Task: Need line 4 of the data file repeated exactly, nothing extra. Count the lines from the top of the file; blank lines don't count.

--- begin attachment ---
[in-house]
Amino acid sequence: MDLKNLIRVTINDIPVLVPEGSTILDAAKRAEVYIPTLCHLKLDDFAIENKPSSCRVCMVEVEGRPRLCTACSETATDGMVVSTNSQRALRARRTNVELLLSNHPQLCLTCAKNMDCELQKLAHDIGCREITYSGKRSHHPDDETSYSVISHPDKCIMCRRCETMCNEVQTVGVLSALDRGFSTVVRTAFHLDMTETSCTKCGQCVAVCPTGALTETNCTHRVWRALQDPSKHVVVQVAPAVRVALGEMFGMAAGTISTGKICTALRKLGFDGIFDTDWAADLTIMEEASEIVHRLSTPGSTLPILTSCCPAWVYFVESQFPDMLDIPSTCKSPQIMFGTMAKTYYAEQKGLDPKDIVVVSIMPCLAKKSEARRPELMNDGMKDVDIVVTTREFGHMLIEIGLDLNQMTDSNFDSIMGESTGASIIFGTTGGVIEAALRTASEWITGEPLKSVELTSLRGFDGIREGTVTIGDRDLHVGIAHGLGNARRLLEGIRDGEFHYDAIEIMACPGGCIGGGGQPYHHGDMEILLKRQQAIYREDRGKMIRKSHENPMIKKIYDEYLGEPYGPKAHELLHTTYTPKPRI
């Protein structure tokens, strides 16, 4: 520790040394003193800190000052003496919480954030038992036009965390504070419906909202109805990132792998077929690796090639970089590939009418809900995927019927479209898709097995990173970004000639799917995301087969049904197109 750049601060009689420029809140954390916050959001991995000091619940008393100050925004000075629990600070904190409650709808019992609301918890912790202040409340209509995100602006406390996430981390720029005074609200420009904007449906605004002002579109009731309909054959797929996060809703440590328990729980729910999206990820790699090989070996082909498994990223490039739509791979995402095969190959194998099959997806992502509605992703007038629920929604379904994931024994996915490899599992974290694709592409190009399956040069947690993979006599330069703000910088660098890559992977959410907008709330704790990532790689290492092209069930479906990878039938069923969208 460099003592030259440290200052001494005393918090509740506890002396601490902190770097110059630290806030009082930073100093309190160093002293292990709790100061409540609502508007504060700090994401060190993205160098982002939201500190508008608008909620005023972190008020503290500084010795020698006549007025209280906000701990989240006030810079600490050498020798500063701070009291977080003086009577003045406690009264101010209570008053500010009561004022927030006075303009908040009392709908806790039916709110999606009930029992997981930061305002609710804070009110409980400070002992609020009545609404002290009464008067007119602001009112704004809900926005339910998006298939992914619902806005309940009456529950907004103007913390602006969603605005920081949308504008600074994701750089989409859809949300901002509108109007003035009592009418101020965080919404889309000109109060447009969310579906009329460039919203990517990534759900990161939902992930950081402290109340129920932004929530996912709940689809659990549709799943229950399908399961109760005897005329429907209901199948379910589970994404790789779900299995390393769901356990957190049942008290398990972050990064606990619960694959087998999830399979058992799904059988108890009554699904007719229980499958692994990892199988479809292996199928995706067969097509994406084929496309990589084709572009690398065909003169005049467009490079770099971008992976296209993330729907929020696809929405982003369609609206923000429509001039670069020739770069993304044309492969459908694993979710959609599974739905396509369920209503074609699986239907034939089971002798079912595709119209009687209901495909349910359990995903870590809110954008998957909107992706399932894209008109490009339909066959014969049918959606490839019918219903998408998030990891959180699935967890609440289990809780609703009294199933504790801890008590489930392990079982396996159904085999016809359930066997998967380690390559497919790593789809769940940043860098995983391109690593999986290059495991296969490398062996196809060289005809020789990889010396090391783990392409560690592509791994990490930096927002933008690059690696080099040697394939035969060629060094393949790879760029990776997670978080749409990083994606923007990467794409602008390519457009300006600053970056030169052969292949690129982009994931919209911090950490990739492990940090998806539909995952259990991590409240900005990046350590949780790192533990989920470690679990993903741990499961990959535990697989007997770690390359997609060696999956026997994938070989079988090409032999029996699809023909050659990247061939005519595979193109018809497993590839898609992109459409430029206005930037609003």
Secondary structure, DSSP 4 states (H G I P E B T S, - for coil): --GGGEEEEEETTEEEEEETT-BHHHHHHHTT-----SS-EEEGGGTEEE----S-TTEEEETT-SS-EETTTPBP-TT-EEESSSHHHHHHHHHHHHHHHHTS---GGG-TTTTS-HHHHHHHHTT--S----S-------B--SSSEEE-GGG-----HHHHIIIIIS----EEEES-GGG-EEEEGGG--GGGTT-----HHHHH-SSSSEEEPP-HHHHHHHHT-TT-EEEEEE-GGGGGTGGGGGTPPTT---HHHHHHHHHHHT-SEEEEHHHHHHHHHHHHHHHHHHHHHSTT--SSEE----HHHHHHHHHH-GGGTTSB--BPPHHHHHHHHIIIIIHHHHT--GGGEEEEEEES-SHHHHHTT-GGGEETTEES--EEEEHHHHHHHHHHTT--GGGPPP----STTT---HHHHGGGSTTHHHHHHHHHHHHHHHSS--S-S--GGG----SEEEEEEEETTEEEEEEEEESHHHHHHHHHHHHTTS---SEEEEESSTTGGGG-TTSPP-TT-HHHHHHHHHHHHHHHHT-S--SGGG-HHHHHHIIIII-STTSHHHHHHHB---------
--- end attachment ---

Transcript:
Secondary structure, DSSP 4 states (H G I P E B T S, - for coil): --GGGEEEEEETTEEEEEETT-BHHHHHHHTT-----SS-EEEGGGTEEE----S-TTEEEETT-SS-EETTTPBP-TT-EEESSSHHHHHHHHHHHHHHHHTS---GGG-TTTTS-HHHHHHHHTT--S----S-------B--SSSEEE-GGG-----HHHHIIIIIS----EEEES-GGG-EEEEGGG--GGGTT-----HHHHH-SSSSEEEPP-HHHHHHHHT-TT-EEEEEE-GGGGGTGGGGGTPPTT---HHHHHHHHHHHT-SEEEEHHHHHHHHHHHHHHHHHHHHHSTT--SSEE----HHHHHHHHHH-GGGTTSB--BPPHHHHHHHHIIIIIHHHHT--GGGEEEEEEES-SHHHHHTT-GGGEETTEES--EEEEHHHHHHHHHHTT--GGGPPP----STTT---HHHHGGGSTTHHHHHHHHHHHHHHHSS--S-S--GGG----SEEEEEEEETTEEEEEEEEESHHHHHHHHHHHHTTS---SEEEEESSTTGGGG-TTSPP-TT-HHHHHHHHHHHHHHHHT-S--SGGG-HHHHHHIIIII-STTSHHHHHHHB---------